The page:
Forming compounds
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Forming Compounds. When two atoms collide, the valence electrons of each atom interact. Elements try to get to the electron configuration of the closest noble gas - full valence shell. Valence Shell. Three ways for an atom to acquire a full valence shell. An atom may give up electrons

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Forming Compounds

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Forming compounds

Forming Compounds

  • When two atoms collide, the valence electrons of each atom interact.

  • Elements try to get to the electron configuration of the closest noble gas - full valence shell.


Valence shell

Valence Shell

  • Three ways for an atom to acquire a full valence shell.

    • An atom may give up electrons

    • An atom may gain electrons

    • An atom may share electrons

  • When atoms give up and gain electrons in a reaction the resulting compound is known as an ionic compound with an ionic bond.

  • The third way to acquire a full valence shell will be talked about later in the course.


Ionic compounds

Ionic Compounds

  • Ionic compounds involve bonds between a metal cation and a non-metal anion.

  • If just two different elements are involved, than you have a binary compound.

  • Binary compounds require that the total charge (sum of the element’s charges) of the compound is equal to zero.

  • We represent the compound by writing down the element symbol for cation first and then the anion

  • Subscripts after each symbol identify how many ions are required for a total charge of zero.

  • The representation of the compound is known as the chemical formula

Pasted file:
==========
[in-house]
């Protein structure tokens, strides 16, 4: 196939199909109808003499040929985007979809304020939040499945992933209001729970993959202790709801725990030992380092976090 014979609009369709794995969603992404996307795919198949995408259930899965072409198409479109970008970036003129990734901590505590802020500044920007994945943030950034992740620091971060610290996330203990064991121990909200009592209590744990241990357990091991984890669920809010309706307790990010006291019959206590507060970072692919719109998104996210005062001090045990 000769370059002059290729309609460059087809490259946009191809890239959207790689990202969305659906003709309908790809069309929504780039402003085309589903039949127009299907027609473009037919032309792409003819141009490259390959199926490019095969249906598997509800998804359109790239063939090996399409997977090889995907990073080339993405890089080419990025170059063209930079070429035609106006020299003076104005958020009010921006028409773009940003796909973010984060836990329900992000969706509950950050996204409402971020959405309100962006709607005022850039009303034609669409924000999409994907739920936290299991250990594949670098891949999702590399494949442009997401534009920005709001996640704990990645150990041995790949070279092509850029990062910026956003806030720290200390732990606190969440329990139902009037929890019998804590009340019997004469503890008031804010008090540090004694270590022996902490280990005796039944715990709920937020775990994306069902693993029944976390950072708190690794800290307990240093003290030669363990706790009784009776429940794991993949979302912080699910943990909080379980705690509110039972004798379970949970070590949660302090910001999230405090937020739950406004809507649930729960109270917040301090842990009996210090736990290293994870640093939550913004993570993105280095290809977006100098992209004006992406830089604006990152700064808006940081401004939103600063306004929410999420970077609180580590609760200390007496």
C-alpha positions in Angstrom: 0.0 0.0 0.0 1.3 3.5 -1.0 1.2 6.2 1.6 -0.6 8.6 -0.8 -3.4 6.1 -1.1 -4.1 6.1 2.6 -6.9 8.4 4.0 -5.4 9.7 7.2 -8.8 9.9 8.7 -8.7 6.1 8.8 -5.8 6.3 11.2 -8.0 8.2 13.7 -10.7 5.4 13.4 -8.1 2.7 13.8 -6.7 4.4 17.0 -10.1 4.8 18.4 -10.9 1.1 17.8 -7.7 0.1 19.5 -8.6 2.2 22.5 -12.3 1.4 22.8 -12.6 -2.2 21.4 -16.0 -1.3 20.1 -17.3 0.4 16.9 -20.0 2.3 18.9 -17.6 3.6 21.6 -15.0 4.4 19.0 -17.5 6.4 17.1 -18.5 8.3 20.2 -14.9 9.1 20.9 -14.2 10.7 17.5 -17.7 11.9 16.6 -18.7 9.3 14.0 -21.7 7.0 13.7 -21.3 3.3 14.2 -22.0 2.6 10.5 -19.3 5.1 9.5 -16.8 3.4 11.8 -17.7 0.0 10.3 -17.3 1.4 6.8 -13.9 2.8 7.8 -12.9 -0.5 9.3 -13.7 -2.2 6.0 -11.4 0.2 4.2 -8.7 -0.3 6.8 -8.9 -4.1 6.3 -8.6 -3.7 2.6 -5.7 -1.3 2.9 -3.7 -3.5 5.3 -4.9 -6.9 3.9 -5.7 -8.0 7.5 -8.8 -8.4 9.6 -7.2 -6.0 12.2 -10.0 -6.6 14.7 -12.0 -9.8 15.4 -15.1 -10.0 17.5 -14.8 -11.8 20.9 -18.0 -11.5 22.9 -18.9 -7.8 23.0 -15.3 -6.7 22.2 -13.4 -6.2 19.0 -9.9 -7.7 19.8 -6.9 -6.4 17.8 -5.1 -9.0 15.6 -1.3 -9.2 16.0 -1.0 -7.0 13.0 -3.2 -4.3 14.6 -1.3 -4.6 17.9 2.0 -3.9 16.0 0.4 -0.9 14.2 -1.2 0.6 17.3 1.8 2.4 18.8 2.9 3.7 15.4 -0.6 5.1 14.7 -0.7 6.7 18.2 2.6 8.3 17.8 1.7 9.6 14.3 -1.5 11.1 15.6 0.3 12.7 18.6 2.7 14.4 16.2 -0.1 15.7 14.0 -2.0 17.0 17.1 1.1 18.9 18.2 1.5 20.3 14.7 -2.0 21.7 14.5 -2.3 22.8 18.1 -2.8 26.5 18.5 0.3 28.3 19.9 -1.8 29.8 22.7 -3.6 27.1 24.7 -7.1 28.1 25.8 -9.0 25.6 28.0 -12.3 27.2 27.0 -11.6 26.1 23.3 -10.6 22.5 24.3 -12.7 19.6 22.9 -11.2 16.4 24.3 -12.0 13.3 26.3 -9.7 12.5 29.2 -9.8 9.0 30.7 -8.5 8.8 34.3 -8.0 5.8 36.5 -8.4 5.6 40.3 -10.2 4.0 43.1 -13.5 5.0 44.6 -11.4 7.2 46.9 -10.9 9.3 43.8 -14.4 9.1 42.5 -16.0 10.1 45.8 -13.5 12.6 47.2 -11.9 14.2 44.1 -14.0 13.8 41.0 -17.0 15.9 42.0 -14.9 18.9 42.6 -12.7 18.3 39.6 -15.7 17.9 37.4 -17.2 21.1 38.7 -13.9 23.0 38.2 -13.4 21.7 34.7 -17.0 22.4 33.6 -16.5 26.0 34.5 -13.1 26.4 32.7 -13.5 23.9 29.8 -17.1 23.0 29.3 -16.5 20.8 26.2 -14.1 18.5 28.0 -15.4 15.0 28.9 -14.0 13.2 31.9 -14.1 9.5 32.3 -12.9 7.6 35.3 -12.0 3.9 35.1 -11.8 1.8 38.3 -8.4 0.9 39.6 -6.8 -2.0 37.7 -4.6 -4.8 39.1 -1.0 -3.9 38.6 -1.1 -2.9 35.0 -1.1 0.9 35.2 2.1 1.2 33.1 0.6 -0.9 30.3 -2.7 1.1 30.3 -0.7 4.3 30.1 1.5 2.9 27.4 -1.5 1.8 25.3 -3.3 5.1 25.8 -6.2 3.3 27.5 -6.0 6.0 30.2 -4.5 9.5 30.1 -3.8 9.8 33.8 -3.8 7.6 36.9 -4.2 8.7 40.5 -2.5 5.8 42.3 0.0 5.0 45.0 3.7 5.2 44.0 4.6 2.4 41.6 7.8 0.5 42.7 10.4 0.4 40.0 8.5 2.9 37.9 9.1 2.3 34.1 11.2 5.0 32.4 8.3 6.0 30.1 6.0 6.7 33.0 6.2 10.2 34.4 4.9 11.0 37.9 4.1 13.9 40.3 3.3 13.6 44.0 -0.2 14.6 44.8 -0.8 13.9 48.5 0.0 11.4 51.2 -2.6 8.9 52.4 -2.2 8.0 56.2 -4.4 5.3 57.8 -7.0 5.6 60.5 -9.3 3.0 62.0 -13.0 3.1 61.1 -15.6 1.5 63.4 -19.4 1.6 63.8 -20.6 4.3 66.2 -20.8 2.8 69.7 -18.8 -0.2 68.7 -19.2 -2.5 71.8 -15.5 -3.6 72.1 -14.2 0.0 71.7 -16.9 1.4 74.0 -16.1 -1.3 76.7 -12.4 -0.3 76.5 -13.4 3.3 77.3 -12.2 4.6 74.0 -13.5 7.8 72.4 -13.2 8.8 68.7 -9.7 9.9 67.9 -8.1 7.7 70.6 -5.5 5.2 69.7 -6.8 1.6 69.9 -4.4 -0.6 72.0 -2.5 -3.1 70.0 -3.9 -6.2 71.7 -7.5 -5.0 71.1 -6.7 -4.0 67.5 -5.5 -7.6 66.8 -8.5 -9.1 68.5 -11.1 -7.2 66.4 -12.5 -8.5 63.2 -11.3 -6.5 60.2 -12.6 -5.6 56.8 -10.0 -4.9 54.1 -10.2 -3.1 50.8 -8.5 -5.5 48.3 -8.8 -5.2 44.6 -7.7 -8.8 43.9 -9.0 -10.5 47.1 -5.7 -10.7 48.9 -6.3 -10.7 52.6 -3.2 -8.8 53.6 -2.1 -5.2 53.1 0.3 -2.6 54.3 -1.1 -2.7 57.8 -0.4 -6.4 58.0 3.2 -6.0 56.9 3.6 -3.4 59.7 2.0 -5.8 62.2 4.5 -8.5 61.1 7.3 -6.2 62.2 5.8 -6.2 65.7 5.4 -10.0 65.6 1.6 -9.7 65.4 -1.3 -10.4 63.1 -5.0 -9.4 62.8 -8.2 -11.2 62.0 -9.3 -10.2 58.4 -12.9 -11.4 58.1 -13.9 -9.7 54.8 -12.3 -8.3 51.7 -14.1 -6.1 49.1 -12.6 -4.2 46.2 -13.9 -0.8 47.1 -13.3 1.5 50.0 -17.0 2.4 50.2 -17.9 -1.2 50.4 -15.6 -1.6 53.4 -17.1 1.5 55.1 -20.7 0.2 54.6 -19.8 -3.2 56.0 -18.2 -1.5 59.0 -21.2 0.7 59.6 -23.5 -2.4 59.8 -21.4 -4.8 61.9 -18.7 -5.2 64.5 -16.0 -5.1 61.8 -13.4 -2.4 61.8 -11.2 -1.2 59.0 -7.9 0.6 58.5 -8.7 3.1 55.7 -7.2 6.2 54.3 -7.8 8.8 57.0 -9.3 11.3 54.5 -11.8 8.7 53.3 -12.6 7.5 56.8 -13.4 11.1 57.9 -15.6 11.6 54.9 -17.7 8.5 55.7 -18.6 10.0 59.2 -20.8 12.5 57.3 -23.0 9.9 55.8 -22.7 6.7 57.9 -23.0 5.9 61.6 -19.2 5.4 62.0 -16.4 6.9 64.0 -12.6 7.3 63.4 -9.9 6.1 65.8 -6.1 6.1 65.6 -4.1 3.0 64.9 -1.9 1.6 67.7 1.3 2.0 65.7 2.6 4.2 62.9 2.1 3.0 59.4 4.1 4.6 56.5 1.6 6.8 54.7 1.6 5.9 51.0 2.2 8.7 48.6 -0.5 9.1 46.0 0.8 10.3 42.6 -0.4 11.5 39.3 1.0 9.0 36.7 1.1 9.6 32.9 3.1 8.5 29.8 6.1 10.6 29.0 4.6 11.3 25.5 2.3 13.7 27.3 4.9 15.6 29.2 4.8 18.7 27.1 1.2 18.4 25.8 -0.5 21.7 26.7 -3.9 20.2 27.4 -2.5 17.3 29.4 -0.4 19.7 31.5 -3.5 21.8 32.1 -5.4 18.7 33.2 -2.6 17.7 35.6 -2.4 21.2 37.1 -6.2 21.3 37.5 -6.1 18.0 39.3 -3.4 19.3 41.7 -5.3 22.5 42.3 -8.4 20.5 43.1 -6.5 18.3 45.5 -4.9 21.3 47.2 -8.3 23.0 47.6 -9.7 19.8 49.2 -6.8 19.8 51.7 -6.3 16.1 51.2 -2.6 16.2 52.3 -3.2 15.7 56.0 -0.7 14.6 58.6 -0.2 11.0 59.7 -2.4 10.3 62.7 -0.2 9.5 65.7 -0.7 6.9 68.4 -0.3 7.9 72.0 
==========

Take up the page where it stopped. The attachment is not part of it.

Lewis structures

Lewis Structures

  • Sodium (Na+) and Chlorine (Cl-)

  • Now Chlorine has a full valence shell and the ionic compound NaCl is formed.

Na

Cl

[ ]+

[ ]-

Na

Cl


Example

Example

  • NaCl (Table Salt)

  • How do we name this compound?

  • Sodium Chloride

  • The suffix “ide” is put at the end of the name for the element that is the electron acceptor (anion)

    Na+ + Cl- NaCl

  • The sodium has a +1 charge and the chlorine has a -1 charge therefore +1 + -1 = 0.


Another example

Another Example

  • What would happen if we combined Magnesium and Chlorine?

  • Charges do not add up to zero.

  • Therefore we need more of one of the elements, but which one.

  • Magnesium has a 2+ charge and Chlorine has a 1- charge so we need two Chlorine.

  • MgCl2 (Magnesium Chloride)

  • Can also be done by drawing out the required number of atoms to get a total charge of zero.


Polyatomic ions

Polyatomic Ions

  • Polyatomic Ions consist of two or more non-metal atoms grouped together.

  • There is only one common polyatomic cation

    • Ammonium NH4+

  • There are several common polyatomic anions

    • Hydroxide OH-

    • Carbonate CO32-

    • Nitrate NO3-

    • Sulfate SO42-

    • Chlorate ClO3-

    • Phosphate PO43-


Polyatomic i ons

Polyatomic Ions

  • Compounds are named the same way

  • Writing the chemical formula is a little different - If more than one polyatomic ion is needed, than brackets must be put around the ion

  • Example: The chemical formula for ammonium oxide is (NH4)2O not NH42O

  • Do not forget the brackets!!!!


Polyatomic example

Polyatomic Example

  • Calcium Nitrate

  • Calcium (Ca2+) and Nitrate (NO3-)

  • Need two Nitrate ions to balance charges.

  • Ca(NO3)2


Transition metals

Transition Metals